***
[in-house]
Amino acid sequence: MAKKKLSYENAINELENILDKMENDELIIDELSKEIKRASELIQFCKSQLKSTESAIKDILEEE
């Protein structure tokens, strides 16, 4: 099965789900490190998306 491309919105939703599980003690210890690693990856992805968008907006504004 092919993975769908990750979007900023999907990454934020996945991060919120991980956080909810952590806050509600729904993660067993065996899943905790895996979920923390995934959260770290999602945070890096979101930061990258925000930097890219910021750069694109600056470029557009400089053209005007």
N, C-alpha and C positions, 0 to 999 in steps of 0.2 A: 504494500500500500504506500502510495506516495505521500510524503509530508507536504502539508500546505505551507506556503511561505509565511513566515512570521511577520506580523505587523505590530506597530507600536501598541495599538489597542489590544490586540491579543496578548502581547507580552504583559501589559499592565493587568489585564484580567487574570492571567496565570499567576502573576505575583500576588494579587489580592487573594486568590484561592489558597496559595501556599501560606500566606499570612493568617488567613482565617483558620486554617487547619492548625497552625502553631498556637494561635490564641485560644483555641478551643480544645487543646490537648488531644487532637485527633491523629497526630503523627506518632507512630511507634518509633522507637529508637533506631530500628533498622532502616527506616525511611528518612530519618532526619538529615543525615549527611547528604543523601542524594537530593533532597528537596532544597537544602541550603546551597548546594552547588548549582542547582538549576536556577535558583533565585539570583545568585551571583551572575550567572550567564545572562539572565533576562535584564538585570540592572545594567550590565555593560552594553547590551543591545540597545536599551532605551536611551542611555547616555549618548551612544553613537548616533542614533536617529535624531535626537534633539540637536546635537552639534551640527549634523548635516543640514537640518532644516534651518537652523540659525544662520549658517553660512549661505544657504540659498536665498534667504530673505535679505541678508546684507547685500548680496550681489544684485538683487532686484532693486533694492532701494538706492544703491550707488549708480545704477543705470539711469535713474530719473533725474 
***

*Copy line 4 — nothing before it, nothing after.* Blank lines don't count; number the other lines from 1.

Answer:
N, C-alpha and C positions, 0 to 999 in steps of 0.2 A: 504494500500500500504506500502510495506516495505521500510524503509530508507536504502539508500546505505551507506556503511561505509565511513566515512570521511577520506580523505587523505590530506597530507600536501598541495599538489597542489590544490586540491579543496578548502581547507580552504583559501589559499592565493587568489585564484580567487574570492571567496565570499567576502573576505575583500576588494579587489580592487573594486568590484561592489558597496559595501556599501560606500566606499570612493568617488567613482565617483558620486554617487547619492548625497552625502553631498556637494561635490564641485560644483555641478551643480544645487543646490537648488531644487532637485527633491523629497526630503523627506518632507512630511507634518509633522507637529508637533506631530500628533498622532502616527506616525511611528518612530519618532526619538529615543525615549527611547528604543523601542524594537530593533532597528537596532544597537544602541550603546551597548546594552547588548549582542547582538549576536556577535558583533565585539570583545568585551571583551572575550567572550567564545572562539572565533576562535584564538585570540592572545594567550590565555593560552594553547590551543591545540597545536599551532605551536611551542611555547616555549618548551612544553613537548616533542614533536617529535624531535626537534633539540637536546635537552639534551640527549634523548635516543640514537640518532644516534651518537652523540659525544662520549658517553660512549661505544657504540659498536665498534667504530673505535679505541678508546684507547685500548680496550681489544684485538683487532686484532693486533694492532701494538706492544703491550707488549708480545704477543705470539711469535713474530719473533725474 